Government drafts new small business credit legislation

by Mackenzie McCarty03 Jan 2013

The federal government has published draft legislation which proposes regulating small business credit - but an advocate for accurate credit reporting has criticised the move, saying what is needed is not less credit, but simply a better credit reporting structure.

Draft legislation put out by financial services minister Bill Shorten’s office proposes prohibiting people from “engaging in credit activities” in relation to a small business credit contract or a small business consumer lease unless they hold an Australian credit licence, according to small business publication SmartCompany.

A spokesperson for Shorten’s office says responsible lending obligations don’t currently apply to small business credit contracts or to investment credit contracts generally - only to specific classes of these contracts.

“The substantive obligations in the National Credit Code do not apply to small business credit contracts and to small business consumer leases. Other than the unjust contract provisions, these provisions also do not apply to investment credit contracts.”

The spokesperson declined to comment on whether the proposed legislation will make it tougher for small businesses to obtain credit.

CEO of MyCRA Credit Rating Repair, Graham Doessel, says the proposed changes will likely be criticised by small business advocates as stifling the flow of business credit in Australia - and that the changes are an unnecessary form of “hand holding” for Australian business owners.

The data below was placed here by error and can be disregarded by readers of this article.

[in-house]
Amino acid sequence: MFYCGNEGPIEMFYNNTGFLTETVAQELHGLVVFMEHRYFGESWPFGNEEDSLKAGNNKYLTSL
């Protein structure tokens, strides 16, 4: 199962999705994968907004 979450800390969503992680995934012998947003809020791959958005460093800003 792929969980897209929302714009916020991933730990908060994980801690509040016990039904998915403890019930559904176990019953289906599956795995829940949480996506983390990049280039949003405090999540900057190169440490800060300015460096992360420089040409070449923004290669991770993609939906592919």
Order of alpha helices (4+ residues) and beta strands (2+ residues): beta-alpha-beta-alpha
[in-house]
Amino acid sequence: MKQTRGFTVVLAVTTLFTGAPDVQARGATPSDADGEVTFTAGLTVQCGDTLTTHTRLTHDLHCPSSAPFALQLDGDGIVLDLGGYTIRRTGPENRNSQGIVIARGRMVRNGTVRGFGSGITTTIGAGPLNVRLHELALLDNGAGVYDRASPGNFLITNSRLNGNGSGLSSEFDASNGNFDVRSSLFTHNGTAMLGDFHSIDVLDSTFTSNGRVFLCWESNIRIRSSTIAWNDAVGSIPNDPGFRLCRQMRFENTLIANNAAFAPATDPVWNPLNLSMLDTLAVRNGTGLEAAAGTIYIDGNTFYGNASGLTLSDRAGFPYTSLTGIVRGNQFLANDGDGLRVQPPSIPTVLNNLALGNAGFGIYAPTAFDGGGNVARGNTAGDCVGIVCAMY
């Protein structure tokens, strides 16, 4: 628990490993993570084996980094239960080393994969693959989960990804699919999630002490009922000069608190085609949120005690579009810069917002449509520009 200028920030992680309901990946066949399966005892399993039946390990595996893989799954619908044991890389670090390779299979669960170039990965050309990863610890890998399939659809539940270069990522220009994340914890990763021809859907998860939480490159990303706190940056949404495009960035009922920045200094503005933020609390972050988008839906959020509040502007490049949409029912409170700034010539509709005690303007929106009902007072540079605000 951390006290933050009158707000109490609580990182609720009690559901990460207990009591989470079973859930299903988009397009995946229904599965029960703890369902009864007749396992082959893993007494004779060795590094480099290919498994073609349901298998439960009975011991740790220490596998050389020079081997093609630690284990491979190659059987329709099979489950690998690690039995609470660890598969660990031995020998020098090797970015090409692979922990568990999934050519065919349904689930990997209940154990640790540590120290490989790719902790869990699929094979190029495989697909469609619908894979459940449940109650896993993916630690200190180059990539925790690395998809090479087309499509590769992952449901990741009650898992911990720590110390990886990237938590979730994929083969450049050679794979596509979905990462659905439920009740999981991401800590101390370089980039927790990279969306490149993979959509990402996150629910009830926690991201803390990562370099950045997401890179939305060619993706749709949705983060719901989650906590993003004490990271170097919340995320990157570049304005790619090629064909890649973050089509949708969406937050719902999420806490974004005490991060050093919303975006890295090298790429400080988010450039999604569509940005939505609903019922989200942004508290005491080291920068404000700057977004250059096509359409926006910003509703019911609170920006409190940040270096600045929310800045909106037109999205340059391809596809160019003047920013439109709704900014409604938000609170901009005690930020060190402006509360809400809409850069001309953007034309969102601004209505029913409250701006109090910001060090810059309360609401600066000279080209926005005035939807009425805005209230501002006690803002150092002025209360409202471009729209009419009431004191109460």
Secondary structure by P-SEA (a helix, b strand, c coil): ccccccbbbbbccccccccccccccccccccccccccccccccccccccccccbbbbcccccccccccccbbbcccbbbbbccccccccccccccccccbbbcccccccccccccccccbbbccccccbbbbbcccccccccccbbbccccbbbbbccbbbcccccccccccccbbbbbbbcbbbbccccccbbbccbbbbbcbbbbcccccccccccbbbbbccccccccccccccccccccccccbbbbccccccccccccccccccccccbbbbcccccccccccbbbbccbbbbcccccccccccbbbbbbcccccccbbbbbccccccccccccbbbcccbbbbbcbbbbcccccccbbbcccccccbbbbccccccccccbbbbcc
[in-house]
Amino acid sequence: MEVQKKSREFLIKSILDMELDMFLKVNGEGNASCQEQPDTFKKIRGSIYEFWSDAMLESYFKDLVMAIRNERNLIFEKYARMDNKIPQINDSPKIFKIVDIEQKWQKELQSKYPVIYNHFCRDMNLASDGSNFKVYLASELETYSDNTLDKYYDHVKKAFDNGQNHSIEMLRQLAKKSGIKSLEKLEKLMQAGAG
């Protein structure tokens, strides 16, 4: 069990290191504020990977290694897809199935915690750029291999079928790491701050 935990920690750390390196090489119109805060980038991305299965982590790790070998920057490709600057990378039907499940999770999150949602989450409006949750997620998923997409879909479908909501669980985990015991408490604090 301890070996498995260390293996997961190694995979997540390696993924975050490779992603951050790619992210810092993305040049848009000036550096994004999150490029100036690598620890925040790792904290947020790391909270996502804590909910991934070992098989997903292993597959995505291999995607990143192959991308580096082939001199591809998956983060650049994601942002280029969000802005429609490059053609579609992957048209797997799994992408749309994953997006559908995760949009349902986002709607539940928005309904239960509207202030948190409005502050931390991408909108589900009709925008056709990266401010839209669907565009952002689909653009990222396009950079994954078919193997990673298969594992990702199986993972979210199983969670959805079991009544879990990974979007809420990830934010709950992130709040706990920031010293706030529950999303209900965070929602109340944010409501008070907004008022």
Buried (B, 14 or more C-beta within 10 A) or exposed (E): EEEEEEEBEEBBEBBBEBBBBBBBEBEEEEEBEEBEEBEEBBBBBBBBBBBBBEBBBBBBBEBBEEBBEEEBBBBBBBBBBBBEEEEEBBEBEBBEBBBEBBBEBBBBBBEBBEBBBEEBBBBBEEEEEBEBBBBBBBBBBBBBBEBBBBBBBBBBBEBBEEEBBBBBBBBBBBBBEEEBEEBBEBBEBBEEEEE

“Australian small businesses are already doing it tough getting credit out there post GFC – this is going to mean they will struggle even further to expand and there will be less start-ups.”

However, he says any changes to credit reporting for small businesses would be welcomed.

“There is a gaping hole in the basic rights afforded to commercial credit file holders before recovery is commenced, and this needs to be dealt with.”

In the consumer landscape, if an account is overdue, then the account holder is afforded a 30 day right to remedy under the Credit Reporting Code of Conduct. This is meant to ensure that fair and reasonable means have been taken to attempt to recover the outstanding amount before further action is taken, and before the consumer’s credit file is defaulted.

As commercial credit is not covered under the Code, this right is currently not provided to commercial credit file holders – and Doessel says many times small business owners have been caught out.

“The common courtesies which consumers are afforded and which many assume stay with them in the commercial sphere just don’t apply – many don’t realise just how big a risk commercial credit is. It’s like the ‘wild, wild west’ out there with some lenders defaulting small businesses with little to no warning.”

Once a default is placed on a commercial credit file, then the length of time it remains on the credit file is legislated by the Privacy Act 1988.

 “In theory, you can be one or two days late in paying a commercial account and you can have your ability to obtain credit ruined. There is no right of redress, as there is no legislation governing notification requirements in the commercial credit sphere.”

Doessel says the Government has completely missed the mark on what small businesses need to thrive and survive.

“Most don’t need restrictions on available credit, they just need the basic credit reporting rights that they deserve.”